Cyclist's Meteoric Rise Comes Up Short

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By Liz Clarke
Washington Post Staff Writer
Sunday, August 17, 2008

BEIJING, Aug. 16 -- In his furious attempt to qualify for the Beijing Olympics, cycling phenom Taylor Phinney logged roughly 100,000 miles of travel during the past year, training and competing in World Cup events around the globe.

After failing to advance to the final of the men's 4,000-meter individual pursuit on Saturday, Phinney did a quick computation: 100,000 air miles to race less than 8 minutes 50 seconds in the Olympic Games.

And he smiled.

Not every successful Olympic experience ends with a medal.

In some sports, such as women's gymnastics, an athlete's window of opportunity is so brief that it lasts only one four-year Olympic cycle, if that.

But in cycling, particularly the endurance races, champions can contend into their 30s. And at 18, the youngest cyclist to qualify for Saturday's race, Phinney is just getting started.

This time a year ago, he never dreamed he'd be in the 2008 Olympics. He hadn't even competed on a velodrome's wooden track at that point.

Saturday's race -- in which the fastest eight qualifiers were pitted against each other in pairs, with the winners advancing to the medal round -- was only the 10th individual pursuit he had attempted.

Had Phinney needed perspective on his Olympic debut -- a sage voice to point out that what he had achieved in Beijing, qualifying seventh-fastest against a field of cyclists a decade older -- he only had to turn to the stands.

There, in front-row seats overlooking Turn 2 of the Laoshan Velodrome, sat his parents, 1984 Olympic cycling medalists Connie Carpenter-Phinney, who won road-racing gold at the Los Angeles Games, and bronze medalist Davis Phinney, who also was the first American to win a stage of the Tour de France.

But even without their help, Taylor Phinney was able to leaven whatever heartache he felt with pride, fully aware of the meteoric trajectory of his career.

"I was expecting to watch this all on TV back at home, prime time," he said. "But I'm here! By the time 2012 rolls around, I'm going to have everything dialed in."

Phinney's impressive Olympic debut was the sweetest possible medicine for his family, whose lives have been turned inside out by Davis Phinney's battle with Parkinson's disease.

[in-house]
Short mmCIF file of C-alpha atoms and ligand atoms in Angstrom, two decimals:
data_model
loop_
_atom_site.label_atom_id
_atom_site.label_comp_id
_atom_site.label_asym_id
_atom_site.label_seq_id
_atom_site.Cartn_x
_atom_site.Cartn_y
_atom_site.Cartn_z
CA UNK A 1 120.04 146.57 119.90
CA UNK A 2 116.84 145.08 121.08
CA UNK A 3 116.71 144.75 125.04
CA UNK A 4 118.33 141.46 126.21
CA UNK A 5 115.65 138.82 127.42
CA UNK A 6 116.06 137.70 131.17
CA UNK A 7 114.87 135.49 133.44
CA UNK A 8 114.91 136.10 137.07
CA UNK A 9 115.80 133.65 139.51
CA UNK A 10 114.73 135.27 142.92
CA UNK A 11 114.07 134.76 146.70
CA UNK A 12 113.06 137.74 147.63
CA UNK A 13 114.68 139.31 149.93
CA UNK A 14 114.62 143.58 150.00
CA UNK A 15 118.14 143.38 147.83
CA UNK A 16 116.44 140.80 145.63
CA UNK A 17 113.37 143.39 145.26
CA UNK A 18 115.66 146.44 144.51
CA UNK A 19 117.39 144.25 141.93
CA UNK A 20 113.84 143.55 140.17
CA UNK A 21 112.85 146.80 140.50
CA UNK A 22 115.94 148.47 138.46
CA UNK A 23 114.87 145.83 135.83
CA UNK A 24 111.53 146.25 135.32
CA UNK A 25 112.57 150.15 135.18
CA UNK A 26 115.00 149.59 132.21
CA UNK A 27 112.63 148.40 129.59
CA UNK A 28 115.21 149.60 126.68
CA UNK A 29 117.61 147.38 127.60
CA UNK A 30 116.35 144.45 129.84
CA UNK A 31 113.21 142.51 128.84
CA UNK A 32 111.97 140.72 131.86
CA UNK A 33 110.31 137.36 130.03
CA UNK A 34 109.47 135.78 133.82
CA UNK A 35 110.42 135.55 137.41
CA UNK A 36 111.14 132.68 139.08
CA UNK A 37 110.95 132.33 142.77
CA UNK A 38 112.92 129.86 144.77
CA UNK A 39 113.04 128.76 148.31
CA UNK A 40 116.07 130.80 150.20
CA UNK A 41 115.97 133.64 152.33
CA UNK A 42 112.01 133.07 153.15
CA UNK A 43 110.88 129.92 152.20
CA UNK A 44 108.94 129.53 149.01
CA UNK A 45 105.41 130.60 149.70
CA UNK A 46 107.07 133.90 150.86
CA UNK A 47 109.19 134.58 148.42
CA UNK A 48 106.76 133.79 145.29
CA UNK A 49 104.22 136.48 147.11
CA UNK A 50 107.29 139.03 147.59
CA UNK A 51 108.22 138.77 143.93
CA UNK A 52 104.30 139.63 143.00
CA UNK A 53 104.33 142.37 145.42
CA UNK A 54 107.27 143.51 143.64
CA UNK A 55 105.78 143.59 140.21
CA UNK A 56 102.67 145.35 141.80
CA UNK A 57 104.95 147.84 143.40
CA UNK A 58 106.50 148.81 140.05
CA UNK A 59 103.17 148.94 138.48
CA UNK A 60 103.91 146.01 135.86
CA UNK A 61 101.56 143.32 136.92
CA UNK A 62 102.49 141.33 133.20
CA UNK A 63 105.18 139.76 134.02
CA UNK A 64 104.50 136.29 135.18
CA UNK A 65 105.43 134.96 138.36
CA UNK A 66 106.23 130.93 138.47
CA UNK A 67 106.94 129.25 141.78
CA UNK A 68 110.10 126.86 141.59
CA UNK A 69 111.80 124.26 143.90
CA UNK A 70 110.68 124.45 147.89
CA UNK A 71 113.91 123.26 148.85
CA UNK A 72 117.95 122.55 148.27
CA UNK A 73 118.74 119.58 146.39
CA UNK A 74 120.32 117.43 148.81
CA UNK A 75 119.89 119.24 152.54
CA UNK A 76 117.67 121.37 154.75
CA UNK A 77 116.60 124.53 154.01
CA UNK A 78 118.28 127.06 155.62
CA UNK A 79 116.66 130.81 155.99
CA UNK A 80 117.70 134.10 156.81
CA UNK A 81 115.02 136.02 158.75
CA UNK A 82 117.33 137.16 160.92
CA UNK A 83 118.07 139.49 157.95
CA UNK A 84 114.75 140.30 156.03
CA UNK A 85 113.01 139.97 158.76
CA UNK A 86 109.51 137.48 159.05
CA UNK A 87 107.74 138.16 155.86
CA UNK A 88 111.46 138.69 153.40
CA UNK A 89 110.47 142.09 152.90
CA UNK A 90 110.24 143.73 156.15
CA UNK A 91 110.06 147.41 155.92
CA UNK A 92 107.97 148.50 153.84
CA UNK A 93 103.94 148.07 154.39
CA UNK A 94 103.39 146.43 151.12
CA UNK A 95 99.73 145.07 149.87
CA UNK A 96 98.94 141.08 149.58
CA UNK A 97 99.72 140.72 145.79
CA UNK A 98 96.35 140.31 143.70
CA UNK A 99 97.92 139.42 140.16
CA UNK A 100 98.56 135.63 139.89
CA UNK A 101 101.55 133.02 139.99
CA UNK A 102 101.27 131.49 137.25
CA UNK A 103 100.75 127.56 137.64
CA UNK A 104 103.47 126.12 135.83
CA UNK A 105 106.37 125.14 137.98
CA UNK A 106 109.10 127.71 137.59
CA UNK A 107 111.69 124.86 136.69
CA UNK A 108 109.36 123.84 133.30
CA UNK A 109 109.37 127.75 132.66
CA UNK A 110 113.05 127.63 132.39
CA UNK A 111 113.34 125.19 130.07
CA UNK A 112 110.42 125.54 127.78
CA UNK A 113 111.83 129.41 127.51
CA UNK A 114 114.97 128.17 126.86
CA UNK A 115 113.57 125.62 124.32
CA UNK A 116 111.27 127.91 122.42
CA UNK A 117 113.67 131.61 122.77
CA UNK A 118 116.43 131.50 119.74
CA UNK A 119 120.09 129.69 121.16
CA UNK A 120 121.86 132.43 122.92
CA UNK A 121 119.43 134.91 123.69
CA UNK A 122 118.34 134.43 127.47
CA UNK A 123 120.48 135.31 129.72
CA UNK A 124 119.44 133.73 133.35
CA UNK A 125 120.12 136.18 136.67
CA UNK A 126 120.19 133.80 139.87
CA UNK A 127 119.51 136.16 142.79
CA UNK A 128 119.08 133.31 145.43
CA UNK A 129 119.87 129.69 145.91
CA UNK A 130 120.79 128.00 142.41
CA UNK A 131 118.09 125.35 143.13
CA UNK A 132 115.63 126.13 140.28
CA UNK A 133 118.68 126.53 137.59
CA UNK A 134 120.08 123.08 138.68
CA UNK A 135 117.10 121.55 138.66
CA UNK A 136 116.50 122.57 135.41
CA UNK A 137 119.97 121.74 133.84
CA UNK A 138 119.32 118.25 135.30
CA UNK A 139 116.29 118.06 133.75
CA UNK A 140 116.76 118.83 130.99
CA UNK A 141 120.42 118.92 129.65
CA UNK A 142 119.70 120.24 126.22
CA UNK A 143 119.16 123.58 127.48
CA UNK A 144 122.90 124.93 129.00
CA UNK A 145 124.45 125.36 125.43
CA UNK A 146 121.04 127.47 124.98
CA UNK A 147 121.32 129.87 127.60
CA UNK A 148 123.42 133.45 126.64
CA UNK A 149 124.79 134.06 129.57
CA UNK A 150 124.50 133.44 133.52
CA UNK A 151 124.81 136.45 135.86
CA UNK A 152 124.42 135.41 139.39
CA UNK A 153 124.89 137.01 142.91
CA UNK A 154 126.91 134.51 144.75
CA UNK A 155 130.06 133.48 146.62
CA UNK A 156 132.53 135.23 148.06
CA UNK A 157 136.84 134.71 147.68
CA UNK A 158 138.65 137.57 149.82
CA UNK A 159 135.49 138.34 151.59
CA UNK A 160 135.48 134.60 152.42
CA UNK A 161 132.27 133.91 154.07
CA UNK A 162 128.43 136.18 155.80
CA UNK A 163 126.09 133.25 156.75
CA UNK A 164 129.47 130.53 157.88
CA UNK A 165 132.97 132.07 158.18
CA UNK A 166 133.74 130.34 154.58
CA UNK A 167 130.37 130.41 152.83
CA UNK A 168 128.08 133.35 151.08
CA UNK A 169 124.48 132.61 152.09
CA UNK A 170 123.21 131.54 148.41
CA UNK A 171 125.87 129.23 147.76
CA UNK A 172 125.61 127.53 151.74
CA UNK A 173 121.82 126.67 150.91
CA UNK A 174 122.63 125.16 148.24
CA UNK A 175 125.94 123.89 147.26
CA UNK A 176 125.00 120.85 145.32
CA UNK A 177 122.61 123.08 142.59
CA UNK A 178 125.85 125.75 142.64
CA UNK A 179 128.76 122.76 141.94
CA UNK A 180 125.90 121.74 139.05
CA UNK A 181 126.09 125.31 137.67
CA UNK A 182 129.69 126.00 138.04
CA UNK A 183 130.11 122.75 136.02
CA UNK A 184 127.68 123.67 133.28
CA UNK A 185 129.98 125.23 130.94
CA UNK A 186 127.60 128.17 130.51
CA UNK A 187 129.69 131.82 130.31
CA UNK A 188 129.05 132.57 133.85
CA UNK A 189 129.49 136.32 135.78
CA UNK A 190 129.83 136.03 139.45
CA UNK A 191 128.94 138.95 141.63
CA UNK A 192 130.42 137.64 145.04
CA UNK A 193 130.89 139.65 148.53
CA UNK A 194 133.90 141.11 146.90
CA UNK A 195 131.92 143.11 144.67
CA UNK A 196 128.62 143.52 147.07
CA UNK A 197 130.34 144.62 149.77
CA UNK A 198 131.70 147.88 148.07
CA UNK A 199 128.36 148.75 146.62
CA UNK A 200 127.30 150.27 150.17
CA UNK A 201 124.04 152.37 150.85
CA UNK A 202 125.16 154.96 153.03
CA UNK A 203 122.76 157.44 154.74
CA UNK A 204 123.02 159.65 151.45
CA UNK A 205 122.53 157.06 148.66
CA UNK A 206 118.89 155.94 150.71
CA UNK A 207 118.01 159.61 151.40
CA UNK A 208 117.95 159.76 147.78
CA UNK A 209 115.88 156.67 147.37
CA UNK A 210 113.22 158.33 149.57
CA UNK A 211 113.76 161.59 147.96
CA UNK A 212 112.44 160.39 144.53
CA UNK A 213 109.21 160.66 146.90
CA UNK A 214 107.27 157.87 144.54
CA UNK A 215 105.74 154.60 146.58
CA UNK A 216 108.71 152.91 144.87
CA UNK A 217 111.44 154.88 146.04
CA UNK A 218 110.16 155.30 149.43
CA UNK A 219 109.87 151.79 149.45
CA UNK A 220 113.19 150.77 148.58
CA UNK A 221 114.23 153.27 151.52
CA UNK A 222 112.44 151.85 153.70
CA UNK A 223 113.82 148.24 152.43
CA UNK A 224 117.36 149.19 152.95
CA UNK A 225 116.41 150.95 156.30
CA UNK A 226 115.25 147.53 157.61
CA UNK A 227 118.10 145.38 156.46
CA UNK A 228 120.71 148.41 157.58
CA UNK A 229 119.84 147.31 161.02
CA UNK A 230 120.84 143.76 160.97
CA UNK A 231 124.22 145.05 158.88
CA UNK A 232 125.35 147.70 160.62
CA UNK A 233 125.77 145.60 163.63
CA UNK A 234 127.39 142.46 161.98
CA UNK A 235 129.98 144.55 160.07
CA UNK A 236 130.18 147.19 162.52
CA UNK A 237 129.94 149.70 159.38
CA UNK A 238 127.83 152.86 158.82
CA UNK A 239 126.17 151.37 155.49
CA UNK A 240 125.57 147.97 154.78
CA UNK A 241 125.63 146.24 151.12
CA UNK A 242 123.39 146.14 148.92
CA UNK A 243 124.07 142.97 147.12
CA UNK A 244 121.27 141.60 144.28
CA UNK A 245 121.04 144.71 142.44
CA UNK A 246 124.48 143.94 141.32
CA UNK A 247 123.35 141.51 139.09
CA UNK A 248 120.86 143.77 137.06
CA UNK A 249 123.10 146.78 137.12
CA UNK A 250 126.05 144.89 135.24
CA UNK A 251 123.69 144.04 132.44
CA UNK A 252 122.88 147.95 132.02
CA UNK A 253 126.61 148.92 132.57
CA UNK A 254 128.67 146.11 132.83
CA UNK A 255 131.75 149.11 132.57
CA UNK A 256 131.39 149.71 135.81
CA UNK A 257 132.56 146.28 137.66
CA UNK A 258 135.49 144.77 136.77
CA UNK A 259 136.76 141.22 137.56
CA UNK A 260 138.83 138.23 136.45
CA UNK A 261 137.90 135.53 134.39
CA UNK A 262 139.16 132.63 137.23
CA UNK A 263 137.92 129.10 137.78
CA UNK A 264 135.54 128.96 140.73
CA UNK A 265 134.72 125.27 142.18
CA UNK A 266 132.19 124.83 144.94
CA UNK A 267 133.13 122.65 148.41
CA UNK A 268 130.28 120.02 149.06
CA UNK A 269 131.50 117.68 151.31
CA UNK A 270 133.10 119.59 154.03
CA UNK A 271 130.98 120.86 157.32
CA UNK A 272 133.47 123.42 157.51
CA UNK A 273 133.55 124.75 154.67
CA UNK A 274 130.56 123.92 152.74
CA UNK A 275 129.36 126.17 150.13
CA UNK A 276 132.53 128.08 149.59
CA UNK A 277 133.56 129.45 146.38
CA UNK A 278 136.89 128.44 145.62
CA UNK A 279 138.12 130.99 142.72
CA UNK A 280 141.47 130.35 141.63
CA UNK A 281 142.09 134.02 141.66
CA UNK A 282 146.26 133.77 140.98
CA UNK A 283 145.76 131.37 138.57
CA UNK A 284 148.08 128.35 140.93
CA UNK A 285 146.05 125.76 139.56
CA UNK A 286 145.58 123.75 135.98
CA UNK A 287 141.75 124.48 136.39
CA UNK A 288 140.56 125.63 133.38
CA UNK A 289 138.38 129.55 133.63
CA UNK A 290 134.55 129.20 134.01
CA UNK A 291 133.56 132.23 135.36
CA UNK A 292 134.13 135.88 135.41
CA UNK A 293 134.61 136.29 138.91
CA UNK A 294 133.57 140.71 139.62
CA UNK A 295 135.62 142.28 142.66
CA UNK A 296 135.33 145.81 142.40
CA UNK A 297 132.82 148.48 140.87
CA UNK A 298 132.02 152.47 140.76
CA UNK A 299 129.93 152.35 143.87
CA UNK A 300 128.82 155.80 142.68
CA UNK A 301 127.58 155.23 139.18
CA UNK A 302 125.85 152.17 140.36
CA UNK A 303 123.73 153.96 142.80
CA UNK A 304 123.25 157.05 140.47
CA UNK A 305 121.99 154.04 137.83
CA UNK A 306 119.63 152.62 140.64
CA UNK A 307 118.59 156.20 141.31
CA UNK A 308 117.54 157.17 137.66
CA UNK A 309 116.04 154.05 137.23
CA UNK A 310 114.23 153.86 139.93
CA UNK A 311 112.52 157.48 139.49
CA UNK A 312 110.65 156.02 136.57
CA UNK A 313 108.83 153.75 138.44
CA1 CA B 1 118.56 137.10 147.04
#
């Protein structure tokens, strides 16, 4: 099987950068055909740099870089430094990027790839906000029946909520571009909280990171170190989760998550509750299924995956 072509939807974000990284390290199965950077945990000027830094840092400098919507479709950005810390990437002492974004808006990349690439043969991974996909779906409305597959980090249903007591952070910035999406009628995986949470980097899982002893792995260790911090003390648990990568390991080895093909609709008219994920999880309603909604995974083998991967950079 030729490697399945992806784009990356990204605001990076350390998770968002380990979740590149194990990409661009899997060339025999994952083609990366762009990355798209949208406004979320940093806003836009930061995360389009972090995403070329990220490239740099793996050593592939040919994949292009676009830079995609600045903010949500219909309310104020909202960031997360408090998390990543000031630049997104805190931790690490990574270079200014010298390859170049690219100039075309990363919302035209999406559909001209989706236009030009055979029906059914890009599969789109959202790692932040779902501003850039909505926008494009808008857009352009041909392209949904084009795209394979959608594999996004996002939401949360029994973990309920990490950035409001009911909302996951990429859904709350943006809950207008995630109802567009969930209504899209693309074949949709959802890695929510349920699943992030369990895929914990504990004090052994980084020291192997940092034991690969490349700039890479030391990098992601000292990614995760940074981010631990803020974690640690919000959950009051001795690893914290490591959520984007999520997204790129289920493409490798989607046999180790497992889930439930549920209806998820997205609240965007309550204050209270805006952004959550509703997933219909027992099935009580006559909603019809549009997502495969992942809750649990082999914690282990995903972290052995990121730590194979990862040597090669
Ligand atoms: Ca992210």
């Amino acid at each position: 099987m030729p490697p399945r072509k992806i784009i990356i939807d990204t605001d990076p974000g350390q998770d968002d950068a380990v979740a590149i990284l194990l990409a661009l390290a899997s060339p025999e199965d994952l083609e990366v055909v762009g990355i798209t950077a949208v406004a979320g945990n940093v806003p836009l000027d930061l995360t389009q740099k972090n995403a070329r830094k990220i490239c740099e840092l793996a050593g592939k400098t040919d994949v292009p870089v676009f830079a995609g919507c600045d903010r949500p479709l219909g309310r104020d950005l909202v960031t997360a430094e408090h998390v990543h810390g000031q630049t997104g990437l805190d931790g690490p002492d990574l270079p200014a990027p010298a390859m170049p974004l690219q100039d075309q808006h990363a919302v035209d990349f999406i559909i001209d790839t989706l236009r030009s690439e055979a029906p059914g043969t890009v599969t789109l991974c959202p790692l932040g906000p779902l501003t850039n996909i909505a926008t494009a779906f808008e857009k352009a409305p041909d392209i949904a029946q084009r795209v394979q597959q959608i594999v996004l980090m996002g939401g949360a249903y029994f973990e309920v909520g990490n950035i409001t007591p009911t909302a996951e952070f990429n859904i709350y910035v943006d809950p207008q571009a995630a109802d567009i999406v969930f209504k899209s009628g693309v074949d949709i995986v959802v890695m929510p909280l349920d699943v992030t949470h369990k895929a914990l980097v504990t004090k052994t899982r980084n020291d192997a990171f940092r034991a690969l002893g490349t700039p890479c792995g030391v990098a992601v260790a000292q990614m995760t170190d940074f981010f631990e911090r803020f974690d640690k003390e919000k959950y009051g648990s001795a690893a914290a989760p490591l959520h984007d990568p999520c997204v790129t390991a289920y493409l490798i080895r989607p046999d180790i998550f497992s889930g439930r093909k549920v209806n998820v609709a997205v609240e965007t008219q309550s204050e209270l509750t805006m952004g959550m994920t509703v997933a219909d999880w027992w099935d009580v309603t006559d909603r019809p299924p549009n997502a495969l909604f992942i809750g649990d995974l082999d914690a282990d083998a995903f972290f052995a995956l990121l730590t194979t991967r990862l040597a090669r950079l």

His condition worsening, he underwent brain surgery at Stanford in April. The results have been encouraging, enabling him to make the trip to Beijing to watch his son race.

Seeing Taylor keep up with the world's best -- his 6-foot-4 frame crouched over the handlebars, the biked pinned to the lowest line of the steeply banked track -- was an indescribable joy.

"I'm such a huge fan of the Olympics, and of course this one resonates loudest with me because of Taylor," Davis Phinney said afterward. "What a wonderful moment to have as a dad. In a big dream, it would have been great to see Taylor pull a huge rabbit out of the hat. But the kid did good! Eighteen years old? Racing in his first Olympics? I'm so proud of him."

Taylor, for his part, said he learned an enormous amount these last days in Beijing. He started too fast in Friday's qualifying race, for one, and his lungs and legs howled in pain over the final 1,000 meters. But his time (4:22.860) was fast enough to propel him to Saturday and the chance to contend for a medal.

As it turned out, Friday's effort sapped more of his strength than he expected. And he was beaten handily in his duel with Hayden Roulston, 27, of New Zealand, who went on to win silver with a time of 4:19.611.

Britain's Bradley Wiggins, 28, won his second consecutive Olympic gold (4:16.977). Steven Burke, Wiggins's British teammate, took bronze (4:20.947).

But on balance, Taylor Phinney's Olympic debut was rich with rewards.

He learned about pacing and tactics on the track. He learned how true champions handle themselves. At the velodrome, he was thrilled to find that Wiggins and Roulston treated him as an equal rather than "like a dork" when he wished them well before the race. Over lunch at the Athletes' Village he marveled at how his new friends, U.S. gymnasts Nastia Liukin and Shawn Johnson, handle pressure with such grace. And he felt such pride in escorting his parents into the village so they could see the posh accommodations modern-day Olympians enjoy.

For now, the medals can wait. The Beijing Games have brought the Phinneys a different reward.

Said Davis Phinney: "For the longest time, my health has been like a dark cloud on the horizon of my family and me. It has been a weight on the family. And for the first time, the sun is out and shining bright."


© 2008 The Washington Post Company

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